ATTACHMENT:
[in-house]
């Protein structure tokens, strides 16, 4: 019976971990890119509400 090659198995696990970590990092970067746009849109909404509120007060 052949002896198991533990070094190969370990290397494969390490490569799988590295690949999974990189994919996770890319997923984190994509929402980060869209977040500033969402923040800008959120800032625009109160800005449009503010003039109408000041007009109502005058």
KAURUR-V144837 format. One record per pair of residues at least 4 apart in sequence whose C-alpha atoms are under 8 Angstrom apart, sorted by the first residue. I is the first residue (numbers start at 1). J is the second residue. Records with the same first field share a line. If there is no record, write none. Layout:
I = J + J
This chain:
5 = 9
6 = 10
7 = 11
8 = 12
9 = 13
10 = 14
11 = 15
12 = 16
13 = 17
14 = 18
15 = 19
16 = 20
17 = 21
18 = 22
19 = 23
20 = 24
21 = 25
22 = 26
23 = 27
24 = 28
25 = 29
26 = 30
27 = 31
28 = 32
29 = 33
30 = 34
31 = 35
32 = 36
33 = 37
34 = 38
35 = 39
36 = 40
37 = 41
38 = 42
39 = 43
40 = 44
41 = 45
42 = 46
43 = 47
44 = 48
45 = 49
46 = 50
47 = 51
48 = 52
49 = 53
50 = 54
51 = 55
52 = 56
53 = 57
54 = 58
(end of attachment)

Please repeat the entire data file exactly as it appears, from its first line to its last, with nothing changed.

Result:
[in-house]
């Protein structure tokens, strides 16, 4: 019976971990890119509400 090659198995696990970590990092970067746009849109909404509120007060 052949002896198991533990070094190969370990290397494969390490490569799988590295690949999974990189994919996770890319997923984190994509929402980060869209977040500033969402923040800008959120800032625009109160800005449009503010003039109408000041007009109502005058």
KAURUR-V144837 format. One record per pair of residues at least 4 apart in sequence whose C-alpha atoms are under 8 Angstrom apart, sorted by the first residue. I is the first residue (numbers start at 1). J is the second residue. Records with the same first field share a line. If there is no record, write none. Layout:
I = J + J
This chain:
5 = 9
6 = 10
7 = 11
8 = 12
9 = 13
10 = 14
11 = 15
12 = 16
13 = 17
14 = 18
15 = 19
16 = 20
17 = 21
18 = 22
19 = 23
20 = 24
21 = 25
22 = 26
23 = 27
24 = 28
25 = 29
26 = 30
27 = 31
28 = 32
29 = 33
30 = 34
31 = 35
32 = 36
33 = 37
34 = 38
35 = 39
36 = 40
37 = 41
38 = 42
39 = 43
40 = 44
41 = 45
42 = 46
43 = 47
44 = 48
45 = 49
46 = 50
47 = 51
48 = 52
49 = 53
50 = 54
51 = 55
52 = 56
53 = 57
54 = 58